The outrage on the street resulted in a large number of resignations, sackings, de-selections and retirement announcements in parliament. Some noble lords as well as former and sitting MPs were forced to repay substantial amounts. Others were even charged with false accounting or fraud and sent to prison.
    IPSA was designed be “independent” to end the spectacle of MPs voting on their own pay. Before the expenses scandal MPs voted to set their own pay scales. Some left-wingers noisily opposed the pay rises and some abstained, but the whips ensured that their numbers were not so great as to stop it being blocked.
     Nowadays MPs can put their hands on their hearts and (with crossed fingers) truthfully say “Nothing to do with us, it is independent”. Next year IPSA is set to authorise a 4.1 per cent increase – taking MPs’ salaries up by about £3,360 from the new figure of £81,932 to over £85,000.
     Even so, this is tough for people such as Boris Johnson. He made an immense sacrifice when he gave up his Daily Telegraph column which paid him £250,000 a year, a figure he described as chicken-feed. He now has to eke out a miserable living on his prime ministerial salary which is only about double that of a back-bench MP. It is extremely noble of Johnson to take huge pay cut so that he can devote himself to public service.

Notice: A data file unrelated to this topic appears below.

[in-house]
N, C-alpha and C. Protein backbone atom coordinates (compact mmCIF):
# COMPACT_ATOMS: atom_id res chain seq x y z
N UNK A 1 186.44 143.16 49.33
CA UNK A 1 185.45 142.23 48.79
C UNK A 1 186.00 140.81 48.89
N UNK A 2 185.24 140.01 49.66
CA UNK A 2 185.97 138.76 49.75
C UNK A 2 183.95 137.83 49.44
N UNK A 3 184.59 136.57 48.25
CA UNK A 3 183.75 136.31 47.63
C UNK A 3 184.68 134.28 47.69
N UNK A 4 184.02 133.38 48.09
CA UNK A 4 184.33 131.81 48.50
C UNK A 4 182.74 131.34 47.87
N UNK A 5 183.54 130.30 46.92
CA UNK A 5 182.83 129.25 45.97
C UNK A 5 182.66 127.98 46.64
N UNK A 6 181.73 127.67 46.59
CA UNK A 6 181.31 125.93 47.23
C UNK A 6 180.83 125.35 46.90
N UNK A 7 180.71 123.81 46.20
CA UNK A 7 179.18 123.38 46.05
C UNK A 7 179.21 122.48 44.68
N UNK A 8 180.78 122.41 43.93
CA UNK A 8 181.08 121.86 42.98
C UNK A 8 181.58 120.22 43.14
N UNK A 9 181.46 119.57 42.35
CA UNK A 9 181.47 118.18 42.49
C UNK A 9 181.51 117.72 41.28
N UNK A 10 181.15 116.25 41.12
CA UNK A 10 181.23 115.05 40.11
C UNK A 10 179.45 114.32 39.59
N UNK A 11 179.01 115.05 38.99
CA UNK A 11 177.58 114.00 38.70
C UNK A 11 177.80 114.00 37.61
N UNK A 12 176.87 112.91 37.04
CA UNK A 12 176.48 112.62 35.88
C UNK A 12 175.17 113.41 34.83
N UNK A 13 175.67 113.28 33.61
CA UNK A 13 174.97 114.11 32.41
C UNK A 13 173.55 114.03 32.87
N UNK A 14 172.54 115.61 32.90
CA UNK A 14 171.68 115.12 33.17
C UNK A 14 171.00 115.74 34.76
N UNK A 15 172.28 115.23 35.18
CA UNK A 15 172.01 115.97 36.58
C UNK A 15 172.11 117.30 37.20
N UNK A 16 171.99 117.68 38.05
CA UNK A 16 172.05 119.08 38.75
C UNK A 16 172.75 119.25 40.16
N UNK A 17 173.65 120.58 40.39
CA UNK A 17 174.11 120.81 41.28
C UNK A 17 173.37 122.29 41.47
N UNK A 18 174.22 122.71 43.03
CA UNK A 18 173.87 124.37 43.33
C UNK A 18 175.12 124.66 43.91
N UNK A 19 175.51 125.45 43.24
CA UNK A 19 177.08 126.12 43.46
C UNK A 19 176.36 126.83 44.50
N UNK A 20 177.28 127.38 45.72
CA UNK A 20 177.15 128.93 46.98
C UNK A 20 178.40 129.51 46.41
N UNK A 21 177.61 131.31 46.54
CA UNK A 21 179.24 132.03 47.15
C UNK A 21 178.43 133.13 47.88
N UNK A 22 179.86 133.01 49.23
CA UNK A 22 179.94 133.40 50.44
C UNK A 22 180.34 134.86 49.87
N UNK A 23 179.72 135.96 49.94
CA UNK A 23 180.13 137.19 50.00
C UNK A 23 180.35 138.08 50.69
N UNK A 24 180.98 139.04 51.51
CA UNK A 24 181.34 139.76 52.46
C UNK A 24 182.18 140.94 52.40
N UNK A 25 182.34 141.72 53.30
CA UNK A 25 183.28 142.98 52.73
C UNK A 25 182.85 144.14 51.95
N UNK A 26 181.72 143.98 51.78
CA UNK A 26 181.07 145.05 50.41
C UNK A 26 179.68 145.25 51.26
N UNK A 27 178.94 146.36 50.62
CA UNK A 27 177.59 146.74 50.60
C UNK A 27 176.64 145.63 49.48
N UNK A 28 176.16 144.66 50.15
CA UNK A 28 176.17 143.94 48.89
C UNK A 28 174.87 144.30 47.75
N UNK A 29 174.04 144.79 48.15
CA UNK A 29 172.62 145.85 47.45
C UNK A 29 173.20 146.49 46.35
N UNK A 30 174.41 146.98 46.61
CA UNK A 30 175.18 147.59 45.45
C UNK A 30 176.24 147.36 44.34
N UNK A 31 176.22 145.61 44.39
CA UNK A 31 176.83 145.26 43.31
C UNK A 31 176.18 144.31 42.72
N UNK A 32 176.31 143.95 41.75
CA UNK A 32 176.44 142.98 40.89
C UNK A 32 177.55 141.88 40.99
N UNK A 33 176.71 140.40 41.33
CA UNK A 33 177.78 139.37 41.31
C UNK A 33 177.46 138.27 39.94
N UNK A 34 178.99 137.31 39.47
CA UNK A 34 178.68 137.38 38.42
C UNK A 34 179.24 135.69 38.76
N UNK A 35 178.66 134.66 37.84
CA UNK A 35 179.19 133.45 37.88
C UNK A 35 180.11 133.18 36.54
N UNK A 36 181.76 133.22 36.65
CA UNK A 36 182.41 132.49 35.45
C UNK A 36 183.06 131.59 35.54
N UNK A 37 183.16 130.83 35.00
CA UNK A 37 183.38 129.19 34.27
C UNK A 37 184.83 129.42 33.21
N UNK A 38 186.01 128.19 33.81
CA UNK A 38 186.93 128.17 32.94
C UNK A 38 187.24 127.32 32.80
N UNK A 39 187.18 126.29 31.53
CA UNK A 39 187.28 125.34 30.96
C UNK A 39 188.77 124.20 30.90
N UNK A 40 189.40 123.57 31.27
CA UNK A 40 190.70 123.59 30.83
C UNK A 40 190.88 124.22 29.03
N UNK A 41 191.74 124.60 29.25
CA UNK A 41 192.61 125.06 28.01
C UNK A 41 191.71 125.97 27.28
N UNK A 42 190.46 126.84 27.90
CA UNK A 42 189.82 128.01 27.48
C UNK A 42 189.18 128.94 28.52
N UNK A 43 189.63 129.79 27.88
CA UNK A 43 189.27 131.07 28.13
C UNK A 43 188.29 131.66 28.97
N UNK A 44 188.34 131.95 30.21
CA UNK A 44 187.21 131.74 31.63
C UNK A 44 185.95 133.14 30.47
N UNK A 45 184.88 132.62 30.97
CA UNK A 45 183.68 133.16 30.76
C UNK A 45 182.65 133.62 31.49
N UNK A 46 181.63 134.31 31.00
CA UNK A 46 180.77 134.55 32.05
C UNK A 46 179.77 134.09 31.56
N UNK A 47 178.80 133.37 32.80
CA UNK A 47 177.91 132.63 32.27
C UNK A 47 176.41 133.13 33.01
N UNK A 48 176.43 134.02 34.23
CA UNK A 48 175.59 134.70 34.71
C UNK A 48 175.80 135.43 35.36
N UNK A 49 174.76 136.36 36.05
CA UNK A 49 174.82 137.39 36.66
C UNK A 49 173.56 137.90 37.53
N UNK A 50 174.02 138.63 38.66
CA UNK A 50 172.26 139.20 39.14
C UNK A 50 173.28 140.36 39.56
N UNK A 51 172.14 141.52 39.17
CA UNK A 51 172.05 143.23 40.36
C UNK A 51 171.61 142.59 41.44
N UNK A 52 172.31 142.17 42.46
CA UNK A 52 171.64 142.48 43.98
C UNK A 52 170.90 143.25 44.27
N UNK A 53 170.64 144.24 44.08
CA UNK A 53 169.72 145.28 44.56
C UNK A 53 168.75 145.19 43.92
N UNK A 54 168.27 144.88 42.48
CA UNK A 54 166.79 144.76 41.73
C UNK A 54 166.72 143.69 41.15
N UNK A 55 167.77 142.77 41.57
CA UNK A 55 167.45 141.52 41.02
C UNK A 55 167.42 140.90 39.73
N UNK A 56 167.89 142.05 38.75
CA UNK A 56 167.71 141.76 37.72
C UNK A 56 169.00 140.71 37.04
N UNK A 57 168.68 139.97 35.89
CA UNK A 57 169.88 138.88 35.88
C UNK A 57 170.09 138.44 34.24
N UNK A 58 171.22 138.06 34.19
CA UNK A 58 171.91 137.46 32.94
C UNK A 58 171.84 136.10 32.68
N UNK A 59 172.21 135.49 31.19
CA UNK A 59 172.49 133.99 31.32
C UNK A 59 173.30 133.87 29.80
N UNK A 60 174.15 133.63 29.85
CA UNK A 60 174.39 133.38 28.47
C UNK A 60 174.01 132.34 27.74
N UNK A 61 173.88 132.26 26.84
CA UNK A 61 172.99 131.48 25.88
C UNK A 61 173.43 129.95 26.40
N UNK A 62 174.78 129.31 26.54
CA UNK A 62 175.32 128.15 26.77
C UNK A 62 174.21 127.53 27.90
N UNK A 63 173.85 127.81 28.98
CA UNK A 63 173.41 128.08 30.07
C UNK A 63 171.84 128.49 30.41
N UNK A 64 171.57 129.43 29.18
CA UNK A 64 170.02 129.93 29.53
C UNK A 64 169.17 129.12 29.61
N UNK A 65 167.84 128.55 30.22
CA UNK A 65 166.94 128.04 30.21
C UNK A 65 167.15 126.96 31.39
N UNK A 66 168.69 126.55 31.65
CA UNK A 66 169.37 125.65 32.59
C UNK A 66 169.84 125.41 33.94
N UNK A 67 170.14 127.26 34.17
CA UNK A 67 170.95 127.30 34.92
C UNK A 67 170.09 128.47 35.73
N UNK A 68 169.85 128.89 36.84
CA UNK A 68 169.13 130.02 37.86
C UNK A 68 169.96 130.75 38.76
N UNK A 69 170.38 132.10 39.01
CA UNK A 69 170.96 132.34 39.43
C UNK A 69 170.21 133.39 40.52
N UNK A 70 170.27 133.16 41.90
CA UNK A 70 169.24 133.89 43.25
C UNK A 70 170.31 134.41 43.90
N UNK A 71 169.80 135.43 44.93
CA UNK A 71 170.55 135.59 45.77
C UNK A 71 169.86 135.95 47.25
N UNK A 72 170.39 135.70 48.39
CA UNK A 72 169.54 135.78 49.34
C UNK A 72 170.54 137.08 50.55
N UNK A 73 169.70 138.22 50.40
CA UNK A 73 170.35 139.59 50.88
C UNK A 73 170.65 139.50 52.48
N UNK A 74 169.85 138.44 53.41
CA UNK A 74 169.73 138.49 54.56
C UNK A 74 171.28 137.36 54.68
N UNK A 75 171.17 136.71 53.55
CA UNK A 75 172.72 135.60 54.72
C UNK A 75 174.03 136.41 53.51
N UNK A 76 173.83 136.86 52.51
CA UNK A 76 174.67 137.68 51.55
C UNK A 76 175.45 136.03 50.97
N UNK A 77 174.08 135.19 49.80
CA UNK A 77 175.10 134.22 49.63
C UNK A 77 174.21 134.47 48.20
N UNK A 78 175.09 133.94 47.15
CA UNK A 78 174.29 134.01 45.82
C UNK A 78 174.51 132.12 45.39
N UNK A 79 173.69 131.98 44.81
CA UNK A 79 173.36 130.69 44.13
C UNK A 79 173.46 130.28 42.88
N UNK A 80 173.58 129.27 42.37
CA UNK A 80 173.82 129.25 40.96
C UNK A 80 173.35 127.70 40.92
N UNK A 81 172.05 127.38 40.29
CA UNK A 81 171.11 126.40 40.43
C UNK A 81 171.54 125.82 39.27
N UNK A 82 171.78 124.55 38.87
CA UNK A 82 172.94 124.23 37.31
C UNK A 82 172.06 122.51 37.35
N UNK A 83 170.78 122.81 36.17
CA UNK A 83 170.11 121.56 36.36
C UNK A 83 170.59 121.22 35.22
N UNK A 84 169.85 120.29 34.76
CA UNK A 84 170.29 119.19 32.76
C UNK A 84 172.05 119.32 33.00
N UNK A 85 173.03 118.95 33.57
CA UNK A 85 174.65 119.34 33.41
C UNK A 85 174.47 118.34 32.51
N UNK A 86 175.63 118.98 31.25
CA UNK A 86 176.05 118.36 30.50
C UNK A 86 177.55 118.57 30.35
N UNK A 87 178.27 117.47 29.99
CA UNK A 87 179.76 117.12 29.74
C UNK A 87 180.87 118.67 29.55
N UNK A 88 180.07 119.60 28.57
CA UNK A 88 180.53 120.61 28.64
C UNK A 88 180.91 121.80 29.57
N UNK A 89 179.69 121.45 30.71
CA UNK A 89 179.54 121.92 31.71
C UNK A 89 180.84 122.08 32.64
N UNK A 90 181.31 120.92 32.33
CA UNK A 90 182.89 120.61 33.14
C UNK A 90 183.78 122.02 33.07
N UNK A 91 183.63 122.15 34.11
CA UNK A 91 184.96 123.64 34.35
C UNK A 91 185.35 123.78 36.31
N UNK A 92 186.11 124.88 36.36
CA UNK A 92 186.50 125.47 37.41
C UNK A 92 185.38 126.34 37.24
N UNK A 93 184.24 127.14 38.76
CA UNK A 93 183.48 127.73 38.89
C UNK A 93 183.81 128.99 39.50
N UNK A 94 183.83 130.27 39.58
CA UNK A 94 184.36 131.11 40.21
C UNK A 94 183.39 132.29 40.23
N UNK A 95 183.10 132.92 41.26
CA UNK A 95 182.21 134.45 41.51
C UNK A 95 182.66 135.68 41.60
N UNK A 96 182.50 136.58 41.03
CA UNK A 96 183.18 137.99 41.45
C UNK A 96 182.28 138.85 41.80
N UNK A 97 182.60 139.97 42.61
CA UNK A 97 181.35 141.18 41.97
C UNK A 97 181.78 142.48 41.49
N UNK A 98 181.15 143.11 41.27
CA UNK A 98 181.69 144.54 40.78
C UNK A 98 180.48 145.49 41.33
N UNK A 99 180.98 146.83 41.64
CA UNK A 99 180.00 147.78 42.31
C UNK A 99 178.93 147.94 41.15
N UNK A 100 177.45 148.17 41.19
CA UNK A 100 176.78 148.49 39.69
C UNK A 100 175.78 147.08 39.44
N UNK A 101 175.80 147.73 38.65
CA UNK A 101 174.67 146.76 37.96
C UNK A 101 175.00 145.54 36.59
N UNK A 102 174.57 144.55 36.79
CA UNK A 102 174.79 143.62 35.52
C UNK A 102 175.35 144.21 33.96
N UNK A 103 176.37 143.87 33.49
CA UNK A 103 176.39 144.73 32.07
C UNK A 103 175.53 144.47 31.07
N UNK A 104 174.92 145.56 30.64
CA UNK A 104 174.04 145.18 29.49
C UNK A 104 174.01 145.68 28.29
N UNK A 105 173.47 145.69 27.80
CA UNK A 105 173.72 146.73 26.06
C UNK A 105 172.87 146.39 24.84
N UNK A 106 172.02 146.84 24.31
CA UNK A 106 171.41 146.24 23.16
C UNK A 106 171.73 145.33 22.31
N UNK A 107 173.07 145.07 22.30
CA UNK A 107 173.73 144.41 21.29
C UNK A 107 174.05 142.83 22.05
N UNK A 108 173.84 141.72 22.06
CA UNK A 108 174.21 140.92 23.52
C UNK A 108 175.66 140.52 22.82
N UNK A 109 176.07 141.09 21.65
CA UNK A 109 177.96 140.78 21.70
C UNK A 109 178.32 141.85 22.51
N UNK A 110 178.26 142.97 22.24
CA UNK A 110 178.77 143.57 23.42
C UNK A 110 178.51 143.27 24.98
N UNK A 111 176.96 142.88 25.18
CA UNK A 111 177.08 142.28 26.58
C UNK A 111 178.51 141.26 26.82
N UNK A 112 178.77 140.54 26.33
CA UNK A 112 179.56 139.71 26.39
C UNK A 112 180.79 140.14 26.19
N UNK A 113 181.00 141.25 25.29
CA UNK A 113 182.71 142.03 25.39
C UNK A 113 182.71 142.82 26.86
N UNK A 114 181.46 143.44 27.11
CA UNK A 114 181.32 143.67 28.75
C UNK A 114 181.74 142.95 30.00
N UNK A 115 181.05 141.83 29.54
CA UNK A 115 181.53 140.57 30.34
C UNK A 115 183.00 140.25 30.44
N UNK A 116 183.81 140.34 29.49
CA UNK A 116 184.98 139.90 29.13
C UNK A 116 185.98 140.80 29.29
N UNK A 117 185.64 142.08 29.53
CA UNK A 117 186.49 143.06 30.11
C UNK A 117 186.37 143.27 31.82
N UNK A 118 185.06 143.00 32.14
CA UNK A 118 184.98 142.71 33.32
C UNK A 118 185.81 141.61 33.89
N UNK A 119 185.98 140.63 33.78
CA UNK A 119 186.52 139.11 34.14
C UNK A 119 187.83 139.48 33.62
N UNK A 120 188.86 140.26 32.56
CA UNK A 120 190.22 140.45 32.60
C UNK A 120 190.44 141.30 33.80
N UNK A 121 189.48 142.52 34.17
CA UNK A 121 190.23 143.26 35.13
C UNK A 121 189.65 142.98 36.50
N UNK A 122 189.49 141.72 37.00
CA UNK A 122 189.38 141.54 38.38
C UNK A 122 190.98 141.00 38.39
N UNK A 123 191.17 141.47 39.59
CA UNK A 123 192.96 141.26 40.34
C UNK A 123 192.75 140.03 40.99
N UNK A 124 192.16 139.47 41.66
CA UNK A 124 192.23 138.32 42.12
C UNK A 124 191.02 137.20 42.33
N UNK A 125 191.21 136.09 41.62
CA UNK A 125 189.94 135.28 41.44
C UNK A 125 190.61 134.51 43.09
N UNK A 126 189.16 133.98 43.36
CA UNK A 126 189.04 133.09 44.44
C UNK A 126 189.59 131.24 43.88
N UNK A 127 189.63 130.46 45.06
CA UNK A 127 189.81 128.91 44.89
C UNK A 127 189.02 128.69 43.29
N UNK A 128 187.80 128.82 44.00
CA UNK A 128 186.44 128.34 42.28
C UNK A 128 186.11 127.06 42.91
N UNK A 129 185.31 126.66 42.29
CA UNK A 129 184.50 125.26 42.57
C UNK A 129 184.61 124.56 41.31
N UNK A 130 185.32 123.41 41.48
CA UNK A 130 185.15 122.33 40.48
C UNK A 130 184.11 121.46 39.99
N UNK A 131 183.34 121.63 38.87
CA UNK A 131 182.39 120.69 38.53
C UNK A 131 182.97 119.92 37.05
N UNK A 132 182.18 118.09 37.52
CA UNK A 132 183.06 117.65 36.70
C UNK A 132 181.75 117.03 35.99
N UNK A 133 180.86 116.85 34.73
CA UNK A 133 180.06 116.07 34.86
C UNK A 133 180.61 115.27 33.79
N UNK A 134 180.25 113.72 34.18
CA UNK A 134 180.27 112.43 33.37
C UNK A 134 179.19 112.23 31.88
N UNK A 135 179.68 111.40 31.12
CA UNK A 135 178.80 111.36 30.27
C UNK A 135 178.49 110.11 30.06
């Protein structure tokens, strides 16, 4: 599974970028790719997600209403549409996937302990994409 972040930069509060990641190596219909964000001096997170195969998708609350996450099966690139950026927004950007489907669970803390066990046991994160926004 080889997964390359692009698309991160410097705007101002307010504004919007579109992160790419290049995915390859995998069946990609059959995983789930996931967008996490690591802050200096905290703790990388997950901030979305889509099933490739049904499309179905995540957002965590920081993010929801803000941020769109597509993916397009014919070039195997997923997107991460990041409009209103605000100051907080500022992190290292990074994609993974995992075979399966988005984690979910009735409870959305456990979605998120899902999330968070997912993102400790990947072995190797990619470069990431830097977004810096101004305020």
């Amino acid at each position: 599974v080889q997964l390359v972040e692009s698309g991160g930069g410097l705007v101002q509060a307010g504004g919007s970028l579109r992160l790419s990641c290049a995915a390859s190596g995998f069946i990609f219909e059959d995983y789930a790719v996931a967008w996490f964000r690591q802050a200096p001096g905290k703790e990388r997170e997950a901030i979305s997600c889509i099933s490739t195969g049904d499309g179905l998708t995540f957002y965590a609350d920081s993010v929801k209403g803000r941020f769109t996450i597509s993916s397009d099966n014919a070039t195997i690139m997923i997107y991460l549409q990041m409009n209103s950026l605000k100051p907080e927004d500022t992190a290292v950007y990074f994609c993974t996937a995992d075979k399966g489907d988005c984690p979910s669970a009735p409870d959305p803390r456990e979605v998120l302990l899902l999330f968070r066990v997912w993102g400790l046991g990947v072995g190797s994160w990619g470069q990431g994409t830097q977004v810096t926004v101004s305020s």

Tuesday, October 13, 2020

Danger Money

 By New Worker correspondent

Another dispute is brewing in Hackney, this time as part of a national campaign to secure a decent wage increase for local government workers.